Eleanor Phillips

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Life of the Party (Isn't She Pretty), 2006 Acrylic On Canvas 24" X 30"
Susan, 2007 Acrylic On Canvas 24" X 30"
Amanda with Feather Boa, 2008 Acrylic On Canvas 30" X 40"
Saul, 2009 Acrylic On Canvas 14" X 18"
Equestrian Portrait No. 1 (Remember, Be a Lady), 2009 Acrylic On Canvas 30" X 40"
Good Amanda, Bad Amanda, 2009 Acrylic On Canvas 12" X 24.5" © Eleanor Phillips
Susan's World, 2009 Acrylic On Canvas 12" X 12" © Eleanor Phillips
All Hail the King, 2010 Acrylic On Canvas 36" X 48"
Dragonflies From Her Lips, 2010 Acrylic On Canvas 20" X 24"
Who's For Dinner, 2011 Acrylic On Canvas 30" X 40"
Quick Facts
Lives in
Southern Pines, NC
Works in
Southern Pines, NC
surrealism, figurative

I have always been fascinated, inspired, and even sometimes baffled by how we as humans try to find our "place" in society. How do we express ourselves as both unique individuals and acceptable members of society without falling prey to extremes of orthodoxy or radicalism? As a woman, I am extremely interested in how women face these challenges, especially when it comes to sexuality. Can you be a sexual being while also a loving mother, daughter, sister, or wife? Can you express yourself sexually and still maintain your dignity? Can you be sexual and love God, and will she/he love you back? What is the difference between being confident in your sexuality and becoming a prop for objectification? This is what inspires me.

Painting the human figure is the best way I can illustrate and comment on these issues. I believe that painting the nude or the partial nude is one of the strongest ways to communicate. Nudity in art can express feelings of confidence, sensuality, and power; while at the same time it can also convey vulnerability, confusion, and even subjugation. The nude is not always for the faint-hearted. My work usually incorporates images from both imagination and reality. I utilize photographs, live models, and imagined figures. I want my subjects to look as if they could walk off the canvas, but I have no desire for strict realism or perfect anatomical depiction. I like my images have a bit of the fantastic in them. I want the viewer to look at my paintings and feel excitement, enticement, and maybe even a little confusion. If my work encourages the audience to experience or think about my subjects in a new or unexpected way, then I have accomplished my goal.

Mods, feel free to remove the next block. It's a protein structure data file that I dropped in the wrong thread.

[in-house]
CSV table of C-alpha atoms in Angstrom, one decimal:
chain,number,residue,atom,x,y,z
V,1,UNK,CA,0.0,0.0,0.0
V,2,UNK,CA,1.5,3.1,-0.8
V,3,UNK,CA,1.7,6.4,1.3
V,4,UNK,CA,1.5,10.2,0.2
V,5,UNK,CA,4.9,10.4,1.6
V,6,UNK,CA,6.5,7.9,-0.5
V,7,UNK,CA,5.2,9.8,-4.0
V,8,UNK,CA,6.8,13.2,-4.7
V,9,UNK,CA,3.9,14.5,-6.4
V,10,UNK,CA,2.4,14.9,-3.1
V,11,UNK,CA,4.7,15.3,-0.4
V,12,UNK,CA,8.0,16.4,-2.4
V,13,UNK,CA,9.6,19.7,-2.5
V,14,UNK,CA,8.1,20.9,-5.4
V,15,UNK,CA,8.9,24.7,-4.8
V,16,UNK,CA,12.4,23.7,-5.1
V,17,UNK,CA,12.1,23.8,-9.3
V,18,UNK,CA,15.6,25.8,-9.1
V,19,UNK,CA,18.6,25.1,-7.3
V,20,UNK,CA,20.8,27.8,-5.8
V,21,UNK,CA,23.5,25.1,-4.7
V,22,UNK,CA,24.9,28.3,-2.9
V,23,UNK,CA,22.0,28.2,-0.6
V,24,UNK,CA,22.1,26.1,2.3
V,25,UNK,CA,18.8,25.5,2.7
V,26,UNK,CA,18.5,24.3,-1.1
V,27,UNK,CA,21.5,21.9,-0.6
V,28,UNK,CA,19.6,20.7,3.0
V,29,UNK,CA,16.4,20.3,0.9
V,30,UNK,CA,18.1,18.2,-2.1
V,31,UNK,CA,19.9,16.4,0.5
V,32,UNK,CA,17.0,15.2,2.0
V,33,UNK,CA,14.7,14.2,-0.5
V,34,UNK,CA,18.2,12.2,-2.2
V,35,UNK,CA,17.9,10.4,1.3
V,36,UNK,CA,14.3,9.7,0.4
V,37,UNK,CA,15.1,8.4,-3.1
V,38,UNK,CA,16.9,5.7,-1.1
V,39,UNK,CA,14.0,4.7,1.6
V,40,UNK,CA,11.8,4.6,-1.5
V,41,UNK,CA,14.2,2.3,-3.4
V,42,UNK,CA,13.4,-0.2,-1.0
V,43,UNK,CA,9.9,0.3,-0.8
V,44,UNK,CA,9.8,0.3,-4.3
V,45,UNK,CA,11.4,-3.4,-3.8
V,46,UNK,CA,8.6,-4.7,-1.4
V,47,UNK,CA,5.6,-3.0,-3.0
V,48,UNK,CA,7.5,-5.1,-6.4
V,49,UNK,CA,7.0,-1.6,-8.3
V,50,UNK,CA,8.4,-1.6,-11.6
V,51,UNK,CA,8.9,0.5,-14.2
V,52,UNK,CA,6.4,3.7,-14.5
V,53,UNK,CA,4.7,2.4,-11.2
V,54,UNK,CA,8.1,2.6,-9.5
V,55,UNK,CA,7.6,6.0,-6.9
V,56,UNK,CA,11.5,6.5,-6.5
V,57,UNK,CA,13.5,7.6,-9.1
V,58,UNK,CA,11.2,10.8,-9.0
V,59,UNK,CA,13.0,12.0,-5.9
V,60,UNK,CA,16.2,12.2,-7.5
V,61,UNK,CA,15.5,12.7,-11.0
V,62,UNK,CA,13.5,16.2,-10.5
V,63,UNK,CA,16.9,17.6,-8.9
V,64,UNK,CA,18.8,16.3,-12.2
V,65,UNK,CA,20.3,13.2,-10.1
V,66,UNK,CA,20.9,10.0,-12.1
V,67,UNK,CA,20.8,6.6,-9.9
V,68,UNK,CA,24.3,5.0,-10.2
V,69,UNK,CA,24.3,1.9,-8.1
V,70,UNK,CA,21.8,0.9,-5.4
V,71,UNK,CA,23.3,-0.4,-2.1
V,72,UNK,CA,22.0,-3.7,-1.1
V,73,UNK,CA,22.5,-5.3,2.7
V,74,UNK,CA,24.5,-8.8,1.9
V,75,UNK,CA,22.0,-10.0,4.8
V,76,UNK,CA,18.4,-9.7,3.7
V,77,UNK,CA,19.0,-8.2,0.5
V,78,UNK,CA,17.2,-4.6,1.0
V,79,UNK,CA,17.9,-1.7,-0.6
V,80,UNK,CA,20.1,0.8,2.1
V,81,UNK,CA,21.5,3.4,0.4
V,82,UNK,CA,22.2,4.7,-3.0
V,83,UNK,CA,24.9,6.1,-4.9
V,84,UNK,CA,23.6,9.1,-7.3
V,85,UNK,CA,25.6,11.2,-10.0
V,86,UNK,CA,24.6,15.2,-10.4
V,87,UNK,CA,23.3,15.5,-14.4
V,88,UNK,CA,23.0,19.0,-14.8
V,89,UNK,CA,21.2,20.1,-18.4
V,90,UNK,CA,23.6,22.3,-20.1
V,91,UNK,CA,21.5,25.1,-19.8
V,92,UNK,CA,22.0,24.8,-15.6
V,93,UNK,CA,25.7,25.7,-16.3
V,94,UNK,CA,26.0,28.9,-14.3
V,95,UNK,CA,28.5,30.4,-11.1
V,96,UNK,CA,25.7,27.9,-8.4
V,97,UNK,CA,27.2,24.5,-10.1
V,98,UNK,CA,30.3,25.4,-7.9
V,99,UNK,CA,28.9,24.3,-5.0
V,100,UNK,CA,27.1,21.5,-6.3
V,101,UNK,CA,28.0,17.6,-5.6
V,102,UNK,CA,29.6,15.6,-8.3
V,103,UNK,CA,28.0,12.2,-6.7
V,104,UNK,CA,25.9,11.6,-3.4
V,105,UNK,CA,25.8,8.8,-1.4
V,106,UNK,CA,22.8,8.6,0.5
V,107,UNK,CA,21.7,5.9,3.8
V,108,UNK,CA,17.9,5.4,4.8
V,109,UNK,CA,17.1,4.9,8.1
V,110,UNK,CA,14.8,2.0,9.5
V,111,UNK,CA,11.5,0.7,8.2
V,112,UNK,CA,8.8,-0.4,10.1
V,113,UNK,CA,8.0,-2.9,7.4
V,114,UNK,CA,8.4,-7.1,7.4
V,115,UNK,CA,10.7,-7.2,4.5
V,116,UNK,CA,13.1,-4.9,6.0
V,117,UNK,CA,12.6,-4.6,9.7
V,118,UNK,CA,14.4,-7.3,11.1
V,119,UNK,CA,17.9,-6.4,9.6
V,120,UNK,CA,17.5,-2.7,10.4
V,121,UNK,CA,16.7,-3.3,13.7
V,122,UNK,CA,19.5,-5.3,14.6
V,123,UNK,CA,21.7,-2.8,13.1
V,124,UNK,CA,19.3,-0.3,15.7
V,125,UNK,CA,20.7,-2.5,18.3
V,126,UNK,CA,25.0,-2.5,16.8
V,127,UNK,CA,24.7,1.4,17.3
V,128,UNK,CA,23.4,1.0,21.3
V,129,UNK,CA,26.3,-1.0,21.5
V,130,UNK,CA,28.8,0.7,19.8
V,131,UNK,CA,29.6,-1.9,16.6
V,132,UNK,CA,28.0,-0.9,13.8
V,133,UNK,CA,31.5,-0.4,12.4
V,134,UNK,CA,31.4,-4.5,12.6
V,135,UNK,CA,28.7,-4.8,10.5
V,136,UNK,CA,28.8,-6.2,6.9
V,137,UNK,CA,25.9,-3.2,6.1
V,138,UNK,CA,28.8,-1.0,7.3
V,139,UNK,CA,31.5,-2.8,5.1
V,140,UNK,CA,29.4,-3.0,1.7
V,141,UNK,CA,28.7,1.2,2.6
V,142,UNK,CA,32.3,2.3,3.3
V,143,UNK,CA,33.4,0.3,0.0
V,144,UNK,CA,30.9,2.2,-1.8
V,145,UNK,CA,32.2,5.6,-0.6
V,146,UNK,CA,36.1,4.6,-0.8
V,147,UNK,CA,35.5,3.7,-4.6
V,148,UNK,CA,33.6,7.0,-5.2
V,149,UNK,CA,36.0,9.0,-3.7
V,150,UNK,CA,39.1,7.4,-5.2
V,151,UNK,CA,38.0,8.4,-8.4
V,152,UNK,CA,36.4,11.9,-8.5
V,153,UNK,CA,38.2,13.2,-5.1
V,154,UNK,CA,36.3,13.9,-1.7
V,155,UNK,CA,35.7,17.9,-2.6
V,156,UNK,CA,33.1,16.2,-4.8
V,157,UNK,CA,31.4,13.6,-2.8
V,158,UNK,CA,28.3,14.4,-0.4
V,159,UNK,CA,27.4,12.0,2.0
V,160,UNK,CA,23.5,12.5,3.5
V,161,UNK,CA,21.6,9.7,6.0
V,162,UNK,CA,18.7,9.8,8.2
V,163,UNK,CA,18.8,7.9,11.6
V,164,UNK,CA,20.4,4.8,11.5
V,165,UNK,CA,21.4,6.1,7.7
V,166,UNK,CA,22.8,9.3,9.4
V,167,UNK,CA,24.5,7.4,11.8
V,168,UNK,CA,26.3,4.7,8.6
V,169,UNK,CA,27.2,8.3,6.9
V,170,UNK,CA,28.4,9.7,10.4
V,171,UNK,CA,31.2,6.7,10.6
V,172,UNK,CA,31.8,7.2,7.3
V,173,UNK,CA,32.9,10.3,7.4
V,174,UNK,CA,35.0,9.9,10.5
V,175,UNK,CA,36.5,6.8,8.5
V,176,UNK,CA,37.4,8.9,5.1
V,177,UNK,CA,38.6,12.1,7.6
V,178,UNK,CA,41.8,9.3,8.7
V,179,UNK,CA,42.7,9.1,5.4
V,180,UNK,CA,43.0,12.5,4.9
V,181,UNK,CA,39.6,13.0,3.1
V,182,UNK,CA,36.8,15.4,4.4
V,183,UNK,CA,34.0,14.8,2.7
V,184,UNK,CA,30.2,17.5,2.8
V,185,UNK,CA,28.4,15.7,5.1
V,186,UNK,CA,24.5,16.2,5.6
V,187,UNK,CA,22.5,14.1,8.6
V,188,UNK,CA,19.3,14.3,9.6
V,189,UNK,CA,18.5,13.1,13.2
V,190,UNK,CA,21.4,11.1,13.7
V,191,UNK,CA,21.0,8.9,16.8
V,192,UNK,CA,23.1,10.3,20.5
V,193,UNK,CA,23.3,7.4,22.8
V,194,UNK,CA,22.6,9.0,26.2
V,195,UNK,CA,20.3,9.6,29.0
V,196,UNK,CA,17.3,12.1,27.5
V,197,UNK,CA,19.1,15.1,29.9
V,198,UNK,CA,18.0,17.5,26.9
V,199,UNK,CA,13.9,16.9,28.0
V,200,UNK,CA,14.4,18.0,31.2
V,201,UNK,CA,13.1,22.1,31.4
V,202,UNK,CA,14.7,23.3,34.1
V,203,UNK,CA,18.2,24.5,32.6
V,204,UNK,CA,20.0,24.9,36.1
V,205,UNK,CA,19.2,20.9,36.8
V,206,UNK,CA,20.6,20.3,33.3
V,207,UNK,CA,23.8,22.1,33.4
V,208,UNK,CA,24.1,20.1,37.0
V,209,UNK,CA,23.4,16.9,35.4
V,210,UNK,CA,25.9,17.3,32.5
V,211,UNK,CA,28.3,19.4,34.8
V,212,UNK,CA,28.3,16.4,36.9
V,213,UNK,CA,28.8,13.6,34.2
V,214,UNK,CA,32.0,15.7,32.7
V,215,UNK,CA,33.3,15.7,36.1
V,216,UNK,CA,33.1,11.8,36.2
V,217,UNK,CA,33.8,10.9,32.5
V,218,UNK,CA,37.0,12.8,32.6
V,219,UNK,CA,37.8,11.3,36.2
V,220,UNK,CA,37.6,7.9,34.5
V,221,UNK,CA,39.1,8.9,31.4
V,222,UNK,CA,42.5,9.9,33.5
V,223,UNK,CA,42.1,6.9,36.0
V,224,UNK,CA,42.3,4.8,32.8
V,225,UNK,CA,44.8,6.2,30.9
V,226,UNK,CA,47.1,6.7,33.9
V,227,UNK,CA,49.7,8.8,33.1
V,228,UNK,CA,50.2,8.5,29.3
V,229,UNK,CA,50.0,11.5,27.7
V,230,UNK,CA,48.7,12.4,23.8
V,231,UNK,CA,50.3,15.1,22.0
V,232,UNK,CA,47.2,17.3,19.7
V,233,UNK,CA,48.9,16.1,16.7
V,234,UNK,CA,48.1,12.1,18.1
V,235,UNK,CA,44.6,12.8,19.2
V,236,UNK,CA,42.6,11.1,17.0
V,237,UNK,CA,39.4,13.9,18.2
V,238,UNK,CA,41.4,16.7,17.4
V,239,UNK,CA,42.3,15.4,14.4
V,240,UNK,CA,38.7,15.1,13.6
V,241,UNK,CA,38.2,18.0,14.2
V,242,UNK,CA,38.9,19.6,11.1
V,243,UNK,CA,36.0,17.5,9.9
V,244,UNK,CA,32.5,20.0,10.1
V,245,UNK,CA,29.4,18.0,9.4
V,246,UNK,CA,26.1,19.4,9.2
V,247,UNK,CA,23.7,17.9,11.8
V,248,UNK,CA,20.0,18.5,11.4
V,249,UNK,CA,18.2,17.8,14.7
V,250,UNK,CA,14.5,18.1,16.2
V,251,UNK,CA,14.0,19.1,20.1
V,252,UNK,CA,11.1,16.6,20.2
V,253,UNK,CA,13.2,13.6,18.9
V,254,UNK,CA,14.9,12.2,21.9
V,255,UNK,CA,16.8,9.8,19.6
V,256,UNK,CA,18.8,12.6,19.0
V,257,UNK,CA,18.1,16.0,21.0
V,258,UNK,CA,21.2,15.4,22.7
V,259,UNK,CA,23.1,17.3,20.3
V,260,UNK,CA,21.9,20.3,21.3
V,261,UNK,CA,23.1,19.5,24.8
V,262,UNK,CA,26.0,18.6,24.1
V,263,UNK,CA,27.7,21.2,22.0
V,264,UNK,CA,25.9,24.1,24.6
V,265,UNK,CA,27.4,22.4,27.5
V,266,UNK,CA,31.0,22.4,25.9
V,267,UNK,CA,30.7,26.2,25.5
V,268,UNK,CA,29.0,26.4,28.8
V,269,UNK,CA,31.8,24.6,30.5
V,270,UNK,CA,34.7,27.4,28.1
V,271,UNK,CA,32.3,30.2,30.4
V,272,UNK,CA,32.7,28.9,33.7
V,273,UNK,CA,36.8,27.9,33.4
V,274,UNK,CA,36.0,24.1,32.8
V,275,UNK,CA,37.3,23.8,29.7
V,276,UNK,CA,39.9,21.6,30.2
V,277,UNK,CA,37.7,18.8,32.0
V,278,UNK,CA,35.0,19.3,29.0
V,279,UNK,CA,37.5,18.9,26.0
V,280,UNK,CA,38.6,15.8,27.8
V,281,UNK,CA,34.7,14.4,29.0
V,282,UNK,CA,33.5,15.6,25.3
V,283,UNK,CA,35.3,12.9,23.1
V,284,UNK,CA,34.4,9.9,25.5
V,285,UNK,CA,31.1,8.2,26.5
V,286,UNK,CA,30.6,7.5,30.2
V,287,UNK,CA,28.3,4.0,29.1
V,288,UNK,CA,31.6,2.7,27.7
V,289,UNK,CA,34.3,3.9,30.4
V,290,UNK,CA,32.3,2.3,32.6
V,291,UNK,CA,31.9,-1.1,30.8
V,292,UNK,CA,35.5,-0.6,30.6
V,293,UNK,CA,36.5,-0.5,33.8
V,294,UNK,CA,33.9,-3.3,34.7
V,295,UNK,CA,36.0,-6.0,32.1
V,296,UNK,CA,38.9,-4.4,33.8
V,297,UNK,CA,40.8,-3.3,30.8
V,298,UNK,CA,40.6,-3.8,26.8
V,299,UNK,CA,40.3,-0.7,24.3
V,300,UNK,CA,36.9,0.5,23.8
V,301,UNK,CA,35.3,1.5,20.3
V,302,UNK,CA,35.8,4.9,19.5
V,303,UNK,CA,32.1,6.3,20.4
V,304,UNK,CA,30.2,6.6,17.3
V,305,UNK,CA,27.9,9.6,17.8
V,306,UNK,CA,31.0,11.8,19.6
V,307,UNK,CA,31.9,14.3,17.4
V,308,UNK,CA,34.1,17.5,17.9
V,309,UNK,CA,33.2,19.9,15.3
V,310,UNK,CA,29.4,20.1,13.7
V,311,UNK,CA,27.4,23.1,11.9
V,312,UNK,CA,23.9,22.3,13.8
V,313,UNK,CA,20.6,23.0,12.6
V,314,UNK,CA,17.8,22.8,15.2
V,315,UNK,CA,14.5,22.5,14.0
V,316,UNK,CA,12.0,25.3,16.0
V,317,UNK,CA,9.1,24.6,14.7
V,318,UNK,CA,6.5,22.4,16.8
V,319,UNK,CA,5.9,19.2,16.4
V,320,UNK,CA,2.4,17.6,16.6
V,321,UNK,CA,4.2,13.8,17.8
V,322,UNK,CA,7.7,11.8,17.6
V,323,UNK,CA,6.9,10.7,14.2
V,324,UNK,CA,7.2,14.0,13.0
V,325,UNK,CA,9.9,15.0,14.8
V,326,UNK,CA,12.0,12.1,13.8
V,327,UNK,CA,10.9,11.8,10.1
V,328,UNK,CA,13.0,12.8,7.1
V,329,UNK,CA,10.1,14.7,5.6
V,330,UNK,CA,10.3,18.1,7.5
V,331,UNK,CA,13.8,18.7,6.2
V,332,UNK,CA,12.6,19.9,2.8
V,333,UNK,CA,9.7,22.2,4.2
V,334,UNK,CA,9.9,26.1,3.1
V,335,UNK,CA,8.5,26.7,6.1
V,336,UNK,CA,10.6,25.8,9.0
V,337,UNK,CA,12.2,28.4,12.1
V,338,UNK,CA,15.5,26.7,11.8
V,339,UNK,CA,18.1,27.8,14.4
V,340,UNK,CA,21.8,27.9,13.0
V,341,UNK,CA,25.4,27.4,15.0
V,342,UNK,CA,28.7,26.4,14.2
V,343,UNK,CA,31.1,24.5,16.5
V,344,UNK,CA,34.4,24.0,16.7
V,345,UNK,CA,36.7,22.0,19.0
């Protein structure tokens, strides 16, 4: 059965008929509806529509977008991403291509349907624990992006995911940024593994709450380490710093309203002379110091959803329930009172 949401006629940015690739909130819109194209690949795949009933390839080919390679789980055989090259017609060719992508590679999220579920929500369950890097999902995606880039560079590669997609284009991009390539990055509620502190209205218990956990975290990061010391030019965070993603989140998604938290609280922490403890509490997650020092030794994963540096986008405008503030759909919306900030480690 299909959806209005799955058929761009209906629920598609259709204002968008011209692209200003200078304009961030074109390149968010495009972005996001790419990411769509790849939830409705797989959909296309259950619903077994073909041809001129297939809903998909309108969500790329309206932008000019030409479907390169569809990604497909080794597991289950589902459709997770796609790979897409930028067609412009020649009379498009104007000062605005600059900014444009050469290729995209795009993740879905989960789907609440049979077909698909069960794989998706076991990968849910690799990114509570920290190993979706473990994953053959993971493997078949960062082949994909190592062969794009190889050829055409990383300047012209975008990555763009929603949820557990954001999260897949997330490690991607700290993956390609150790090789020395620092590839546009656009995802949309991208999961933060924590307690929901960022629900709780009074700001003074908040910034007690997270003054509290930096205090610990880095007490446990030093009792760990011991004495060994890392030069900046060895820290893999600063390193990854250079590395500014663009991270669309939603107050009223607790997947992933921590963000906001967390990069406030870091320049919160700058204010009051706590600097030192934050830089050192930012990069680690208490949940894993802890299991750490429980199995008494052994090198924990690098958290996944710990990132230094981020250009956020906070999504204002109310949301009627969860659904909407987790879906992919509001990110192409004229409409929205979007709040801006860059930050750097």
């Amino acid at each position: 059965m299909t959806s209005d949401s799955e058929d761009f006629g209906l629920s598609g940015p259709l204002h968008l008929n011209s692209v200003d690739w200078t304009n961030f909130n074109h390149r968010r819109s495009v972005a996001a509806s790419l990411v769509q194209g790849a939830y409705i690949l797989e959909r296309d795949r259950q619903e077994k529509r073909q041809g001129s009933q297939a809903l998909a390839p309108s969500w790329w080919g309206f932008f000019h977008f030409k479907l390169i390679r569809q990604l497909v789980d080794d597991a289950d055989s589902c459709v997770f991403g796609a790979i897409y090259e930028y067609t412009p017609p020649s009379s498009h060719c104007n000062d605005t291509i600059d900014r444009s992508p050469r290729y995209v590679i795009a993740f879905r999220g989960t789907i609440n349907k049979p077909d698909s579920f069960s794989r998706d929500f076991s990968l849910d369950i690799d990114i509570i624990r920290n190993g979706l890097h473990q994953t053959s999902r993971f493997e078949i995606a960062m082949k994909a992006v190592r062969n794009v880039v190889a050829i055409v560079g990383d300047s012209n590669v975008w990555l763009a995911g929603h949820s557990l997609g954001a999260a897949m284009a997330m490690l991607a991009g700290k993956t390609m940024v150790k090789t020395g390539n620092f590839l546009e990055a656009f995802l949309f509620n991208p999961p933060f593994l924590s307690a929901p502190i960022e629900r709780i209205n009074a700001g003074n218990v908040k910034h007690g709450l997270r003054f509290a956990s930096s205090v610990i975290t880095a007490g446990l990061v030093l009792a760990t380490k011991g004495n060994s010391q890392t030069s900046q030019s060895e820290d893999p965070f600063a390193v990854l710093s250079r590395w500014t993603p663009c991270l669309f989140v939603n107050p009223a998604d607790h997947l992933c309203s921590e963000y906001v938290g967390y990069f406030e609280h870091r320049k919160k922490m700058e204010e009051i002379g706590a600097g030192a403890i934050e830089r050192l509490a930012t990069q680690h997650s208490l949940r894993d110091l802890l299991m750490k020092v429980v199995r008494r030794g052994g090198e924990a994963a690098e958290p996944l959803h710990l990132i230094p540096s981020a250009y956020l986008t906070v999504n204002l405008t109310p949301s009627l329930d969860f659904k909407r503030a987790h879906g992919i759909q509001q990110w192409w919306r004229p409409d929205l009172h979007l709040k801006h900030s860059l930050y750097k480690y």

I often use myself as a model but I will also depict people who I admire for the way that they confront daily challenges of identity and acceptance. I always ask permission before I paint someone, so my subjects are always people whom I have met or know. They can be other artists or friends. They can be people who deal with these identity struggles in the public arena or quietly in their every-day lives. Like most of us, my subjects often struggle with finding the right way to fit into today's society. They are trying as honestly as they can, often through art, music, poetry, or other forms of self-expression, to create their own space within it. This is why I choose to paint them.



Eleanor Phillips grew up in Hampton, Virginia, where she practiced drawing and painting from an early age. Always fascinated by living creatures, her first drawings were copies of horses from the covers of Walter Farley's Black Stallion books. Phillips' interest in both art and living creatures grew throughout her youth and college years. She graduated in 1992 with a BA in Studio Art and a minor in Biology from Sweet Briar College, where anatomy and morphology classes complimented figure-drawing classes. She studied painting and printmaking under Professors Lauren Oliver and Laura Pharis, and she also took sculpture classes with Professor Joe Monk. Taking many classes in Equine studies, she was able to deepen her understanding and love of horses. Horses continue to make the occasional appearance in her art today.

After graduating from Sweet Briar College, Phillips studied with Mark Rhodes at the University of Richmond, creating bronze sculpture. She then moved to Southern Pines, North Carolina, to concentrate on horse competitions and a career with horses. Since moving to North Carolina she has also continued her focus on making art, taking classes from local artists such Paris Alexander of Raleigh, North Carolina, under whom she took stone carving and figure drawing. At her farm in North Carolina, Phillips rides and cares for horses while also creating art.







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